There’s More to Restoration Than Planting Trees

Discussions about longleaf pine restoration tend to focus on planting seedlings, managing hardwood competition, and using prescribed fire, but ecosystem restoration also involves bringing back the groundcover that makes longleaf pine forests some of the richest plant communities on our planet. “The groundcover layer of the longleaf pine forest is truly extraordinary,” says Joan Walker, research plant ecologist with…  More 

Thinning and Burning: The Best Defense Against Southern Pine Beetle

A recent study by U.S. Forest Service and university researchers shows that thinning and prescribed fire can protect stands of southern pines on a landscape level from infestations by southern pine beetle. The results, published online in the Journal of Forestry, also provide first-time confirmation of the effectiveness of the treatments supported by the Southern Pine…  More 

Burning Caicos Pine Yards

This spring found U.S. Forest Service scientist Joe O’Brien helping to set a prescribed fire in the Turks and Caicos, a small Caribbean island chain that’s a British Overseas Territory. O’Brien, research ecologist with the Forest Service Southern Research Station Center for Forest Disturbance Science, was there to help save a unique rockland pine habitat from…  More 

Changing Forest Conditions and Pollinator Decline

“Forests in North America have changed rapidly during the past century,” says U.S. Forest Service scientist Jim Hanula. Before European settlement, forests were a mosaic of open pine and hardwood forests, prairies, and woodland savannas. Recent studies have found that forests with sun-filled openings and those with open canopies (where the branches from adjacent trees…  More 

Fighting Earthworm Invasions with Fire

Consider the lowly earthworm, burrowing under your feet and eating old leaves. These activities may seem inconsequential, but they can actually create, change, or destroy habitat. “Earthworms can fundamentally change the soils they inhabit,” says U.S. Forest Service research ecologist Mac Callaham. “They can have such significant effects that they’re often called ecosystem engineers.” The…  More 

18th Biennial Southern Silvicultural Research Conference Held in Knoxville

The first week of March, the U.S. Forest Service Southern Research Station (SRS) and the University of Tennessee (UT) hosted nearly 250 scientists and silvicultural specialists in Knoxville, Tennessee, for the 18th Annual Biennial Southern Silvicultural Research Conference (BSSRC).  The conference boasted attendance from academic, international, state, federal, private, and non-governmental institutions and agencies from…  More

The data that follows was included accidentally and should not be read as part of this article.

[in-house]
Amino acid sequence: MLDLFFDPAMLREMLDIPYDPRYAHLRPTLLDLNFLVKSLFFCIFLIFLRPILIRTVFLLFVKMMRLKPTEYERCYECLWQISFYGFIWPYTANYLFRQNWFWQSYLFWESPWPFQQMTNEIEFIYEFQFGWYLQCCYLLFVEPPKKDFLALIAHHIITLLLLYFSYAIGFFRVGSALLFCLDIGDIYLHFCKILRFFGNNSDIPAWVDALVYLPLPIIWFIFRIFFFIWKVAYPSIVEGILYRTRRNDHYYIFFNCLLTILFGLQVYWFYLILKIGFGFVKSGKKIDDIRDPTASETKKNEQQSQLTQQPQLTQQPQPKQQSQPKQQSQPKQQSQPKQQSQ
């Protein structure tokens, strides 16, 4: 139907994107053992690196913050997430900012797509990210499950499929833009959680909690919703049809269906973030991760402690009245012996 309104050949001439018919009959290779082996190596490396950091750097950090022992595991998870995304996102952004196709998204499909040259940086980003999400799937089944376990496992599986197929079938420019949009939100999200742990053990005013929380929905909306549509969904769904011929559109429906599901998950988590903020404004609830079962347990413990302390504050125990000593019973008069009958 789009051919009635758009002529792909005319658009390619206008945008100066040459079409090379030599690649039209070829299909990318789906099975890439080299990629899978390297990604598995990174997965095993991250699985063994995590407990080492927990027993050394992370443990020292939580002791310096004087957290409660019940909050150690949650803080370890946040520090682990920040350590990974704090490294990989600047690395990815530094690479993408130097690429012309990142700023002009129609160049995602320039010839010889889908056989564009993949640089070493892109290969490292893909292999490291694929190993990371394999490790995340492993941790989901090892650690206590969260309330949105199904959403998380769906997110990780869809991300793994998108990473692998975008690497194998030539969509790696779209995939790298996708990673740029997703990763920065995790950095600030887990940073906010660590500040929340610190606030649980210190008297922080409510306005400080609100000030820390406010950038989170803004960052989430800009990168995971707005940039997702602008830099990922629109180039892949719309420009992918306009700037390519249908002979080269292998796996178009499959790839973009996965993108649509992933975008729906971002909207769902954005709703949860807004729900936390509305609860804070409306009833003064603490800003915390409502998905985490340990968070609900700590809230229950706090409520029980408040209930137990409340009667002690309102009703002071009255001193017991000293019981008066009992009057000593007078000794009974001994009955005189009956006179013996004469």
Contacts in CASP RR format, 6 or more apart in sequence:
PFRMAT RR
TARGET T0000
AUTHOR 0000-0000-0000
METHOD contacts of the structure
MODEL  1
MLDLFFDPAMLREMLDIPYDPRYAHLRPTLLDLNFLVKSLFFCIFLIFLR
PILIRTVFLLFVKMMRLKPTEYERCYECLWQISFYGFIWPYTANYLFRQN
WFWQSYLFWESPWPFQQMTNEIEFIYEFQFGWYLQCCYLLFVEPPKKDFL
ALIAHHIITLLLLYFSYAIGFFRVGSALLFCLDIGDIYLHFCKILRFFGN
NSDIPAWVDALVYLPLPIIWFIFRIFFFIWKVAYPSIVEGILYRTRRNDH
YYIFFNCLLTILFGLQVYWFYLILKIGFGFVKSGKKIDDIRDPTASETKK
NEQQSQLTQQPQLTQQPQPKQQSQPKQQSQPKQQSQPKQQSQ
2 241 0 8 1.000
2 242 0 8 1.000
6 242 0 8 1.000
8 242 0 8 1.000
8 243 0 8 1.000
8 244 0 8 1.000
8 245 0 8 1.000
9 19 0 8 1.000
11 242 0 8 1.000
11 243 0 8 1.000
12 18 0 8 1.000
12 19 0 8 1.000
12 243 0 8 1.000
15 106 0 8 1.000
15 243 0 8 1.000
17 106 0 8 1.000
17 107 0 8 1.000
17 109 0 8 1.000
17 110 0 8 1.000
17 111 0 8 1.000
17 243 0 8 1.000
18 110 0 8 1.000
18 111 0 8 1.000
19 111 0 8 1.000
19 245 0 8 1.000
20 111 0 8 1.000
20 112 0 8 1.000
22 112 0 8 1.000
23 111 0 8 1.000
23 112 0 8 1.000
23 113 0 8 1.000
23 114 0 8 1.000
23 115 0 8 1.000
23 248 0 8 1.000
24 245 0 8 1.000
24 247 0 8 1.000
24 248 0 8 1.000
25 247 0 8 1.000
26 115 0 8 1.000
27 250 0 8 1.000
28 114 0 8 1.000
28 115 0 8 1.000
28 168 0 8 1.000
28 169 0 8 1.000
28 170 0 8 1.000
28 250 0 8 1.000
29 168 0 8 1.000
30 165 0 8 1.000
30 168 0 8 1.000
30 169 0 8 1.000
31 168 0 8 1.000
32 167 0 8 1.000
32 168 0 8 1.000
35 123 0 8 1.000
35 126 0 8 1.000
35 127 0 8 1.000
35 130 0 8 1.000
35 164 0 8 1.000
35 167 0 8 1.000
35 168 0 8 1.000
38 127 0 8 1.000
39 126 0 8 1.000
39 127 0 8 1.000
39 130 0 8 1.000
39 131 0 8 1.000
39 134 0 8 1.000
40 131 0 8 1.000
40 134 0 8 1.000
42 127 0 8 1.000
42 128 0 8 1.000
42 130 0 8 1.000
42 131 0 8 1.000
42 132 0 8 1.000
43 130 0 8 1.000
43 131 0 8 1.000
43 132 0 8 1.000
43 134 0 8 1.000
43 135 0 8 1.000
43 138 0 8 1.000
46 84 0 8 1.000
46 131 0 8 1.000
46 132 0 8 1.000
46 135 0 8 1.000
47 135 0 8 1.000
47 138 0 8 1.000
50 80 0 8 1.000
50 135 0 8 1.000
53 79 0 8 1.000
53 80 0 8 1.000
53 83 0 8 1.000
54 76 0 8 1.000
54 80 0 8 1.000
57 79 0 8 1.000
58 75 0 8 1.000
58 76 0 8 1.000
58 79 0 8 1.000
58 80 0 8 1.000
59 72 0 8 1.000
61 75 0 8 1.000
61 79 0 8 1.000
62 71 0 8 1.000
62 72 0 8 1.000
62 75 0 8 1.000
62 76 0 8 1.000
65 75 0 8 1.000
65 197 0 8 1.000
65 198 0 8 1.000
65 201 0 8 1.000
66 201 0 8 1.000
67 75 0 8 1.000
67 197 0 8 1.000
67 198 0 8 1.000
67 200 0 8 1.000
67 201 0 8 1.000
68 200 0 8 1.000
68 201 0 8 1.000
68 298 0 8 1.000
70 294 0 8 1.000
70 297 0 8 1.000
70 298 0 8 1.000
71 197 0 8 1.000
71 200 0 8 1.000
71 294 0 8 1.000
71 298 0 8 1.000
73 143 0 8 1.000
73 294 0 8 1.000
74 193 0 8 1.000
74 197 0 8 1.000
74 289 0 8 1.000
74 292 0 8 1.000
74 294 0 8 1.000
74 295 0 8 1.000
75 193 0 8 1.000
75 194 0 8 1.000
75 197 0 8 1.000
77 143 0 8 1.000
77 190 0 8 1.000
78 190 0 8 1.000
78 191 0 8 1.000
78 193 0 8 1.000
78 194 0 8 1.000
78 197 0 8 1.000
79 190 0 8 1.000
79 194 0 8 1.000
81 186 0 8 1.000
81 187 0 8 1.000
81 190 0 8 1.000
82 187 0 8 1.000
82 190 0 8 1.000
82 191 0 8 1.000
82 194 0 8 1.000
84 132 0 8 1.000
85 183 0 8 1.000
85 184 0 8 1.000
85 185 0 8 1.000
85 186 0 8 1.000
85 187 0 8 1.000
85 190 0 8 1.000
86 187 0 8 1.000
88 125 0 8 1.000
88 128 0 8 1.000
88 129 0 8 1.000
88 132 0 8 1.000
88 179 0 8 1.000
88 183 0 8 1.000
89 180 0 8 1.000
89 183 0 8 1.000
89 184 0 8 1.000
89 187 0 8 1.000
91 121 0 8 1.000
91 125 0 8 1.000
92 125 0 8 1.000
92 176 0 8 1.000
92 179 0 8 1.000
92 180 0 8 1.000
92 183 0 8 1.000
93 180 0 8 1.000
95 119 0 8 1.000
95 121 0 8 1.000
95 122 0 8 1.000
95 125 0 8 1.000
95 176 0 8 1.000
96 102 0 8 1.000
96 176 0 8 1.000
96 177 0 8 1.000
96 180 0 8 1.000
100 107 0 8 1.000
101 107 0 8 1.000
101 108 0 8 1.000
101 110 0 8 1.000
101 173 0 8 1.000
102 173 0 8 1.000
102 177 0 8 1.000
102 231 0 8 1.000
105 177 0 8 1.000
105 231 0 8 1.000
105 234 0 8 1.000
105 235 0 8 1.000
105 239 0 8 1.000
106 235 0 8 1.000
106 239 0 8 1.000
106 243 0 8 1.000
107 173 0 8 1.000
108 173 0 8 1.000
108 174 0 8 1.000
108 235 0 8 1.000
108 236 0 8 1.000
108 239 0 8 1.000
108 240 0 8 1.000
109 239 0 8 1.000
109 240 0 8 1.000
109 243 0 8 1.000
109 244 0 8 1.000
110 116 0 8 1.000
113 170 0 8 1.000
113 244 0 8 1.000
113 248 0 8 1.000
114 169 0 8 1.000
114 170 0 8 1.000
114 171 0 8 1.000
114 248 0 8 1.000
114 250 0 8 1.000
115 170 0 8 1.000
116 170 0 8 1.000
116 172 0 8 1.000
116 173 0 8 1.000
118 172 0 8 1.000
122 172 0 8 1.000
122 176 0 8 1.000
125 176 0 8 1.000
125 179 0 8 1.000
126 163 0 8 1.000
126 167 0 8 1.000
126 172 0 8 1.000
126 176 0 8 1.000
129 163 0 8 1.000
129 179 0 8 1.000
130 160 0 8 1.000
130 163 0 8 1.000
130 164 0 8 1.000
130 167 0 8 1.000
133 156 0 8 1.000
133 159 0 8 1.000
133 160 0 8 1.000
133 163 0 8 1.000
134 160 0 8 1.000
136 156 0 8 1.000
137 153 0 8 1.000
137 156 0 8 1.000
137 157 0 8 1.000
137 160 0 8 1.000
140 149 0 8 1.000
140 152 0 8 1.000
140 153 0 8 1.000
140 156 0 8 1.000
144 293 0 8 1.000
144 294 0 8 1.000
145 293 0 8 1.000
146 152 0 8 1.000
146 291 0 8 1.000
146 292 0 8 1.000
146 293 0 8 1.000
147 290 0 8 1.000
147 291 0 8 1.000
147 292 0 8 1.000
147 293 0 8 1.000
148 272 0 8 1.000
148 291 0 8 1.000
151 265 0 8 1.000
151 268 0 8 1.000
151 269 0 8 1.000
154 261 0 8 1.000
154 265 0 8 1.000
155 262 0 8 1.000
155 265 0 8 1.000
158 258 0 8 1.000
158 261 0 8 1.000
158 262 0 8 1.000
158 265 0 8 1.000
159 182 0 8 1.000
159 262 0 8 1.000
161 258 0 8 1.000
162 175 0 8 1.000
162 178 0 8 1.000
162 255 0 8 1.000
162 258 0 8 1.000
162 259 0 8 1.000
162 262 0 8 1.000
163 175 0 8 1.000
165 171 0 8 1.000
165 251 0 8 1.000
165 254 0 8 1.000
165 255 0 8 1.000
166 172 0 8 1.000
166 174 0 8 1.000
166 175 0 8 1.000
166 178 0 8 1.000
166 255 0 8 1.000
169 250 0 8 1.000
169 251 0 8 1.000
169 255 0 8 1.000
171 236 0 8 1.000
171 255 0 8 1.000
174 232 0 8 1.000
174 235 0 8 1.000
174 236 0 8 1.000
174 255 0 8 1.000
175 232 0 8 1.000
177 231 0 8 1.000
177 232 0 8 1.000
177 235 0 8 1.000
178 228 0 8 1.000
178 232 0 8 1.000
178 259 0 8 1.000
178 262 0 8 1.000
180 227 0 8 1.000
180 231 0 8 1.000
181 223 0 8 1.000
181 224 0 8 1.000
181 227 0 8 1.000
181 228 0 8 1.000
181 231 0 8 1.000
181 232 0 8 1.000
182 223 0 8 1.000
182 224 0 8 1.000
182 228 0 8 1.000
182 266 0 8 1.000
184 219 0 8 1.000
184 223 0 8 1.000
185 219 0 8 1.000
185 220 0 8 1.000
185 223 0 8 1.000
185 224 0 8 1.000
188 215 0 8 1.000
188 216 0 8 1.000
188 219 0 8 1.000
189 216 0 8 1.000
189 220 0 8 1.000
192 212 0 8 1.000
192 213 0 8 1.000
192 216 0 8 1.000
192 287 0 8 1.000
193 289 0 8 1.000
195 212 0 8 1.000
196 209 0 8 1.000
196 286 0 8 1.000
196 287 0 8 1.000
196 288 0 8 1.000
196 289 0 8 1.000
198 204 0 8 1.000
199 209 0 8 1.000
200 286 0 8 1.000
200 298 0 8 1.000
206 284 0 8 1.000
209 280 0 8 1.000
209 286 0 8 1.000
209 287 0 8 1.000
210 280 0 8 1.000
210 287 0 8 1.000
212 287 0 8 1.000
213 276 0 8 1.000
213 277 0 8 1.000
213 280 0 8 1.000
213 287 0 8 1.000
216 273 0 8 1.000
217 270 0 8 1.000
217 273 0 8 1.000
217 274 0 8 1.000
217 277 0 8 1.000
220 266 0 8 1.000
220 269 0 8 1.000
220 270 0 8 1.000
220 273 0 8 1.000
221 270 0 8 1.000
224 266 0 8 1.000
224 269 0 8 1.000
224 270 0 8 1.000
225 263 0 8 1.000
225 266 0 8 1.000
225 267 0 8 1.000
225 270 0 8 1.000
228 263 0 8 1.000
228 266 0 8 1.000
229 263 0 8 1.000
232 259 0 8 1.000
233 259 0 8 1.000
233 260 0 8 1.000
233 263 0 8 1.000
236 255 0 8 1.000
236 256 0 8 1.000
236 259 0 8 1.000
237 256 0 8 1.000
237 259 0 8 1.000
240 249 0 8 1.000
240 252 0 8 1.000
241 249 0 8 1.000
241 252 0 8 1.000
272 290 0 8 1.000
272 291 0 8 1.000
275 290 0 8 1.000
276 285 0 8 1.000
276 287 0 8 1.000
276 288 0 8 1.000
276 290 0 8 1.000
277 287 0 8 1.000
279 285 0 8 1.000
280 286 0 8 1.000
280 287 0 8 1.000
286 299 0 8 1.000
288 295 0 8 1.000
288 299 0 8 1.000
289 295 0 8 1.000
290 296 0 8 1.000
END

Crash and Burn: How Tornado Damage Affects Fire Behavior

Tornadoes and fires are powerful natural disturbances that can kill trees and cause long lasting changes in community composition. “However, most disturbances are neither rare nor catastrophic,” says U.S. Forest Service scientist Joseph O’Brien. “There is a continuum of disturbance severity in most ecosystems, although the interactions among these disturbances haven’t received much study.” One…  More 

How do Wildfires — And Efforts to Abate Them — Affect the Nation’s Water Supplies?

More than 180 million people across the United States rely on forest watersheds to store, filter, and deliver the water that flows from their taps. Unfortunately, in many parts of the country, these watershed functions face an increasing risk of severe wildfire. Prescribed burning is one treatment that can reduce forest fuels and wildfire’s threats…  More 

Research Communication–and Brevity–Earn Prize for Eastern Threat Center Scientist

“How good is the research if we can’t communicate it?” says Eastern Forest Environmental Threat Assessment Center biological scientist Serra Hoagland after taking top honors at Northern Arizona University’s (NAU) 3 Minute Research Presentation Project contest. The inaugural event at NAU, where Hoagland is pursuing a PhD in forest science, challenges graduate students to explain…  More 

Bringing Fire Back to the Kisatchie Sandstone Hills

The hillside bogs, sandstone glades, and woodlands of the Kisatchie Sandstone Hills in Louisiana are potential homes to a number of rare and endangered animals such as the red-cockaded woodpecker and the Louisiana pine snake. However, in much of the Kisatchie Hills, the open woodlands these animals need have vanished amid a dense midstory of…  More